It's pretty hard to watch the Cardinals postseason run and not build admiration for rookie shortstop Pete Kozma.

It's pretty hard to watch the Cardinals postseason run and not build admiration for rookie shortstop Pete Kozma.
Here's a kid who didn't really offer much for fans and management to look forward to early on, he was just a Triple-A infielder who put up good numbers and deserved a call-up. We saw he was a moderate infielder, did his job and executed, but not really the greatest at the plate — the minor league numbers proved all that.
But here's something that minor league numbers don't prove, in fact there is no stat or amount of numerology to figure this one out, the fact that continuous play, openness to learning and determination can turn out to be three great tangibles in the great game of baseball.
Daniel Descalso just couldn't cut it at shortstop when Rafael Furcal got hurt. He wasn't terrible at it, but he just wasn't the right guy for the job. Matt Carpenter is more of a corner player, whether it be infield or outfield, and with Ryan Jackson just not displaying big league expectations and Skip Schumaker trained at second base outside of the outfield, Cards Manager Mike Matheny is left with Kozma.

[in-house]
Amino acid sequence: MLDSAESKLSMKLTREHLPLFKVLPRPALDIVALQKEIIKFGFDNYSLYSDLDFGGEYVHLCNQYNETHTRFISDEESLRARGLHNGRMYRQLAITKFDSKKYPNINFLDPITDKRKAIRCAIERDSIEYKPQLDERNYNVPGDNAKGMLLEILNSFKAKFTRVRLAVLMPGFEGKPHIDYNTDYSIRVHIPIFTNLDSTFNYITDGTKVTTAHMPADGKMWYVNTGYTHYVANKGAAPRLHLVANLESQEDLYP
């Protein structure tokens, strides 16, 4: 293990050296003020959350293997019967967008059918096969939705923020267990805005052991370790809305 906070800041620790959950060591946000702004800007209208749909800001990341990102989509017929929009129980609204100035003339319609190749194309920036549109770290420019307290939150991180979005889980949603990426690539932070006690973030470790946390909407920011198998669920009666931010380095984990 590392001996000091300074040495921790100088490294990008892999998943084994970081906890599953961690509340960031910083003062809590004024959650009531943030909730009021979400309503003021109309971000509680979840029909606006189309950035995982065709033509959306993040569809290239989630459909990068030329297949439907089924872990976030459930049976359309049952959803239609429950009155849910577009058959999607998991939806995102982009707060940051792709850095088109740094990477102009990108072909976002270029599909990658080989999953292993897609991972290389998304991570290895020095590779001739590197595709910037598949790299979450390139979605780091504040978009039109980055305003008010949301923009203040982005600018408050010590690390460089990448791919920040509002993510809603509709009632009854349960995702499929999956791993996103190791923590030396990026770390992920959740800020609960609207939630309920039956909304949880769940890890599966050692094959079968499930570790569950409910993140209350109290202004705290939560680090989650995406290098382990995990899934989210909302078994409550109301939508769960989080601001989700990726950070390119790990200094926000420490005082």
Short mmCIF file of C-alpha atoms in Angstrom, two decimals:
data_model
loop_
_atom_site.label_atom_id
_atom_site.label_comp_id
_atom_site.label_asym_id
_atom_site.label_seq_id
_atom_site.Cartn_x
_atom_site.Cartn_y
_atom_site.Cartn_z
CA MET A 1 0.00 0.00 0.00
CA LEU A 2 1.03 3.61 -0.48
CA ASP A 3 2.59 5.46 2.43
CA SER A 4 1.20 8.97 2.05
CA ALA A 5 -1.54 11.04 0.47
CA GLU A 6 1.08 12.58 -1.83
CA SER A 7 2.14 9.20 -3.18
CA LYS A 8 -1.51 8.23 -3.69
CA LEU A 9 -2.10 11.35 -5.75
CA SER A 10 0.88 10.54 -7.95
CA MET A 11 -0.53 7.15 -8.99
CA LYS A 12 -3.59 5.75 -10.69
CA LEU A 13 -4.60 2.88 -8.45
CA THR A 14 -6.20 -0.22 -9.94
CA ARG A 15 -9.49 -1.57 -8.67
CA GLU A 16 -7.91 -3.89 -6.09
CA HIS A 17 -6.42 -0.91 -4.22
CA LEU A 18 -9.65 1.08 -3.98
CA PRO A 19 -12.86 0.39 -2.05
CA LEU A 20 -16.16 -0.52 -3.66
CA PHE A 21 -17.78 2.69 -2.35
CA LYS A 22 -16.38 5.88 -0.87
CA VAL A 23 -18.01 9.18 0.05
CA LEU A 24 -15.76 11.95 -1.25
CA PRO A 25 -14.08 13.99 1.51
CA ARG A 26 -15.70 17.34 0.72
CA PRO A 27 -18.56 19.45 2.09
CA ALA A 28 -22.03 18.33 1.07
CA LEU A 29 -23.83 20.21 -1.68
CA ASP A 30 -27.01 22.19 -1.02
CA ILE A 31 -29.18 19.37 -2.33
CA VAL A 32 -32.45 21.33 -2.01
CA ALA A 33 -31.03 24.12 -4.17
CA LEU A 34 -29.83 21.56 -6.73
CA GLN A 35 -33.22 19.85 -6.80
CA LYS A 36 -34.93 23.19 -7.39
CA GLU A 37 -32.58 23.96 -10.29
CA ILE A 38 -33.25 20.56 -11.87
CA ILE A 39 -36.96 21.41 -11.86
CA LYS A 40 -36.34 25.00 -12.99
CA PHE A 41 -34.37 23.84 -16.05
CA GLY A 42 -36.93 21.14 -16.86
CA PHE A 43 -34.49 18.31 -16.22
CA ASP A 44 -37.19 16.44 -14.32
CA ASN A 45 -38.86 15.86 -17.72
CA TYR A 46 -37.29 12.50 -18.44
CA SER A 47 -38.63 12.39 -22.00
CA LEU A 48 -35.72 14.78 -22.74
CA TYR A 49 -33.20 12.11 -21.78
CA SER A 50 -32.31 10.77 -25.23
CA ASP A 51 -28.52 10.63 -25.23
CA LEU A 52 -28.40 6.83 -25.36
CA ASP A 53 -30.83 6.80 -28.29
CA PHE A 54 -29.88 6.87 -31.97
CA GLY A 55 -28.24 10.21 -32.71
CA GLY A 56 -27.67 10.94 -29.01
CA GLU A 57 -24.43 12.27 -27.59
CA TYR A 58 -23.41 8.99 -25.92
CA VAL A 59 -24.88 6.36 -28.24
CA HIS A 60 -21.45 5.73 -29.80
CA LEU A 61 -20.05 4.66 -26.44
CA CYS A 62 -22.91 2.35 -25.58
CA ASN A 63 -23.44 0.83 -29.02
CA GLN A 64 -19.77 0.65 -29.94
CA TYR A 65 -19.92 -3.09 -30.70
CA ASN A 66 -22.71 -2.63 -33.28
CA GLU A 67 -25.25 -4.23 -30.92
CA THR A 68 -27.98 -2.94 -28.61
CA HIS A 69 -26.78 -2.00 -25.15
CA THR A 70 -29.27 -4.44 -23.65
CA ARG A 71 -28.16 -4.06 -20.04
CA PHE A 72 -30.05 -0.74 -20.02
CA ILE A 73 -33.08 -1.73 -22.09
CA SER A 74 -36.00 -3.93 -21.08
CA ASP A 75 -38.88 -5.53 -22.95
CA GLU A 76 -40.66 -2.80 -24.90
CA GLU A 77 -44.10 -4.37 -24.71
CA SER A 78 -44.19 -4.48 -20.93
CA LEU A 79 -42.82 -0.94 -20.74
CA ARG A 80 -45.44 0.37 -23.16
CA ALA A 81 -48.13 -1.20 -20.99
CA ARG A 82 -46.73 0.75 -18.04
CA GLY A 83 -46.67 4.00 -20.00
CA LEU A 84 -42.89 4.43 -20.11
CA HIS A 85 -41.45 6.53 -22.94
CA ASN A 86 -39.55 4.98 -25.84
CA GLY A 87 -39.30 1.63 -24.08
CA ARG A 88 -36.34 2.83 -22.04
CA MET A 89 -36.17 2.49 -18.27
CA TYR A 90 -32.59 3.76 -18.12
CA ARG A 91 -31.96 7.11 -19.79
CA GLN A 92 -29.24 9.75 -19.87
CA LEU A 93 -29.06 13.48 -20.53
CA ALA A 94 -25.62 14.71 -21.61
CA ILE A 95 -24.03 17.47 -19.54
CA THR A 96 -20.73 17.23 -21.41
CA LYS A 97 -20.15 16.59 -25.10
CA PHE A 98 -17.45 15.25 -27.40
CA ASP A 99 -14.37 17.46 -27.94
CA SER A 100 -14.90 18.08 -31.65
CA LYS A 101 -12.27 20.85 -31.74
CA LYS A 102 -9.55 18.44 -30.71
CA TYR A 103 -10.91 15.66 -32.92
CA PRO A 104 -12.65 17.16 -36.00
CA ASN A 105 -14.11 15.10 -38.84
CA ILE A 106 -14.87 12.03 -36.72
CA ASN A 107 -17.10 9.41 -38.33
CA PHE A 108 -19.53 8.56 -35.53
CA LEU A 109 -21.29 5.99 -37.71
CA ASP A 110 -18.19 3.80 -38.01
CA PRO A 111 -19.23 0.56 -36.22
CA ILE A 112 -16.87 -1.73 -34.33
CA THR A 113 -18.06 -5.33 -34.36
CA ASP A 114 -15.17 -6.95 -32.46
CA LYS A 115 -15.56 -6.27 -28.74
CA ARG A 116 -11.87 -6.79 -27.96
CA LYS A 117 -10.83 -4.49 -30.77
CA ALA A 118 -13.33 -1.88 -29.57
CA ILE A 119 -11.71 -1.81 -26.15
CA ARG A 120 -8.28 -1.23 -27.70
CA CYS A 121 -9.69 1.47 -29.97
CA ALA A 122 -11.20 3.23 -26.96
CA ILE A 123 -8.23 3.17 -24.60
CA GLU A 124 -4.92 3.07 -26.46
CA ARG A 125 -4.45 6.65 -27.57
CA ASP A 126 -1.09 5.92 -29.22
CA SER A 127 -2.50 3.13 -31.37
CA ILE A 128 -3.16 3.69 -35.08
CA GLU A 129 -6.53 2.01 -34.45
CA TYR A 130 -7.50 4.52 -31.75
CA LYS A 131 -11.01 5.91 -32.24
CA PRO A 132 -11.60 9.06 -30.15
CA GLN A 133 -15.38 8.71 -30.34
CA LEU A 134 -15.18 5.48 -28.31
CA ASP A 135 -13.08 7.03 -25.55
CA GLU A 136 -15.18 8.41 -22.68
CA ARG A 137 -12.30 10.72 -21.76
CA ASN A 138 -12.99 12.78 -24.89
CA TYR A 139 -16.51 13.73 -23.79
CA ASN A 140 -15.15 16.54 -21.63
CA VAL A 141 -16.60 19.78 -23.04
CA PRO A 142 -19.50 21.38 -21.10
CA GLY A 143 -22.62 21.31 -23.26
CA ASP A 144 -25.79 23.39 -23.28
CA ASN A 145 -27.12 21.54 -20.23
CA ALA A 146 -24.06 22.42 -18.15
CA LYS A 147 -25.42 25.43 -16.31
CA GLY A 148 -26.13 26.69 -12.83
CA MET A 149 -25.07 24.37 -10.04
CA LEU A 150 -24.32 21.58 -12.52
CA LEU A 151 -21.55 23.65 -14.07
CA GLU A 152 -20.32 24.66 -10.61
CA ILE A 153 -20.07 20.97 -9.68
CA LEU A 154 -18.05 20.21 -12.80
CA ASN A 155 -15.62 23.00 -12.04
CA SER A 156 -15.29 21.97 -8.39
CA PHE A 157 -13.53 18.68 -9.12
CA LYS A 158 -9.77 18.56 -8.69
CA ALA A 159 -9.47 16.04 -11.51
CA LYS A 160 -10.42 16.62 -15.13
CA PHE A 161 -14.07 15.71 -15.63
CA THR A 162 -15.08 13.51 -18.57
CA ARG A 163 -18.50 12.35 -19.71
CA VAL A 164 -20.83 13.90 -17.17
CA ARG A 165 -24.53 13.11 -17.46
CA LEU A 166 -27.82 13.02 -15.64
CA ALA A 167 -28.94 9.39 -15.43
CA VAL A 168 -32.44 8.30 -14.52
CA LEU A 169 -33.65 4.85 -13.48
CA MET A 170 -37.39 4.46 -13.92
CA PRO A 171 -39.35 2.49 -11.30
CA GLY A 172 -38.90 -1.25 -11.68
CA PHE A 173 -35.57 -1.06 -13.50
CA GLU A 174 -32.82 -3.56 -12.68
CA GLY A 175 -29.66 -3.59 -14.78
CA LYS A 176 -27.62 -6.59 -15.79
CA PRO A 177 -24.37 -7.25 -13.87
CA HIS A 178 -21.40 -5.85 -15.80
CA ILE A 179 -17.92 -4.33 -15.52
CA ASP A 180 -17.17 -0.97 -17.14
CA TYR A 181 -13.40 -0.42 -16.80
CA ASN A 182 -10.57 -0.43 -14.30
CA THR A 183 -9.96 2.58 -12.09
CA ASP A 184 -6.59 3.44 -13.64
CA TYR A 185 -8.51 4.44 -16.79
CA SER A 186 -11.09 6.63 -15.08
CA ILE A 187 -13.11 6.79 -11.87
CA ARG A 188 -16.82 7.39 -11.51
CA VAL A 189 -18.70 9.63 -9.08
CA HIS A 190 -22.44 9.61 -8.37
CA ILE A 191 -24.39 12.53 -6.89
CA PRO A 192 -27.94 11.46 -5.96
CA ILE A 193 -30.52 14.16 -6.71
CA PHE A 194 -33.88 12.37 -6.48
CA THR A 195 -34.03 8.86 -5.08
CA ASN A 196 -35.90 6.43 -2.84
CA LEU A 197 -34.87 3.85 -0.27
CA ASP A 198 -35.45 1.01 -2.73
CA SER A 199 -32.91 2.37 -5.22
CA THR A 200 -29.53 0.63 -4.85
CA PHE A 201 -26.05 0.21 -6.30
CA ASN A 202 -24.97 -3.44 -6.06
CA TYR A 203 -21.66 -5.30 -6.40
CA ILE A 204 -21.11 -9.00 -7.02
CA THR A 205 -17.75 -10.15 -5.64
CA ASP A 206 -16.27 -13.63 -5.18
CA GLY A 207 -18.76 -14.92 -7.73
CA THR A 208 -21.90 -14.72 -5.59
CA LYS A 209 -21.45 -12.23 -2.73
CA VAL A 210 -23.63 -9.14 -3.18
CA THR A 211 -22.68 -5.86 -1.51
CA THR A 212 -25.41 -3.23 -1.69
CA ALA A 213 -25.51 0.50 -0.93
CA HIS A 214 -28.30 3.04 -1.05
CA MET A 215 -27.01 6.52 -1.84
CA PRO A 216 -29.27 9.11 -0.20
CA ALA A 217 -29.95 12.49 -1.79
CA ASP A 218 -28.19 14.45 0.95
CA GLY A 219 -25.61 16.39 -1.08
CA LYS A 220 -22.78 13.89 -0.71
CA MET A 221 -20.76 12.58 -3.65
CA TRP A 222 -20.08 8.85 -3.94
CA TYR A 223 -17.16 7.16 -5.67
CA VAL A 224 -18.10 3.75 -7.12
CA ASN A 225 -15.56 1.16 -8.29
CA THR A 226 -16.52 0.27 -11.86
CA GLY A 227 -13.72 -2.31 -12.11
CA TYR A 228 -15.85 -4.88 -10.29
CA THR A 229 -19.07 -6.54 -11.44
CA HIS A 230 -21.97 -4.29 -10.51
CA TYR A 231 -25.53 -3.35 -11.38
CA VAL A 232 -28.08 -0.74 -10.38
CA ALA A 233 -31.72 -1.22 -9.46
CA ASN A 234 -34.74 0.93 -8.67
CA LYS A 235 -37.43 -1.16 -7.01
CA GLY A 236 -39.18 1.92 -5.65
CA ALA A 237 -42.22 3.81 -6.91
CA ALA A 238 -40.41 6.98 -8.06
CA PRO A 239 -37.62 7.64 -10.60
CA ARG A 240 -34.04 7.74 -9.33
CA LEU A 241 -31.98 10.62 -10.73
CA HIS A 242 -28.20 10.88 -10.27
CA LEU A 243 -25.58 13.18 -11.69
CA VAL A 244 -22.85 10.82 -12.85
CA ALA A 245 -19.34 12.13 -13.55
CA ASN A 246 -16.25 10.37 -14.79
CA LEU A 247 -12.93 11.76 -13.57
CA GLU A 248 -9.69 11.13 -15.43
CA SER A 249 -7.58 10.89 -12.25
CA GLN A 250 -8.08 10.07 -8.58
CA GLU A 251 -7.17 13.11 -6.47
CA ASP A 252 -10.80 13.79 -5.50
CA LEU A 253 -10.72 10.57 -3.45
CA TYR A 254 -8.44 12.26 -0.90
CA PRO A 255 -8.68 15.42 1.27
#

Was there hope in the beginning?
Nah, not really. Just as long he got to the ball on defense and produced good at-bats, that's all the expectation really was for No. 38.
Yet something has happened over these last few weeks. Pete Kozma has gotten better.
Now he's a star contributor and the final piece to a consistent postseason lineup that has a lot of aggressive power to push to the team's twelfth world championship.
Kozma started out as average. Now he's a diving, bullet throwing, hard-hitting, base line-digging shortstop.
Just goes to show that baseball is a lot like life. You have to let nature take its course, too much nurturing can make a player tense-up and fall apart. Kozma wasn't getting better on the bench — no one does, which is why a couple days off and back at it to bust out of a slump is always the best route — he's proven and is continuously proving that if you just play ball, you'll learn and develop your skills quickly.
This guy isn't going to go anywhere, he's up in the big leagues to stay. Furcal is going to come back in some form, but Kozma isn't going to standing in the dark shadow of a veteran infielder, he will have some light on him. Keep in mind that Furcal's contract is up after the 2013 season and if he doesn't come back in the capacity he was in, shortstop just may be a platooned position.
It's too soon to talk about next season, but Kozma's play now just may interfere with Descalso's utility duties.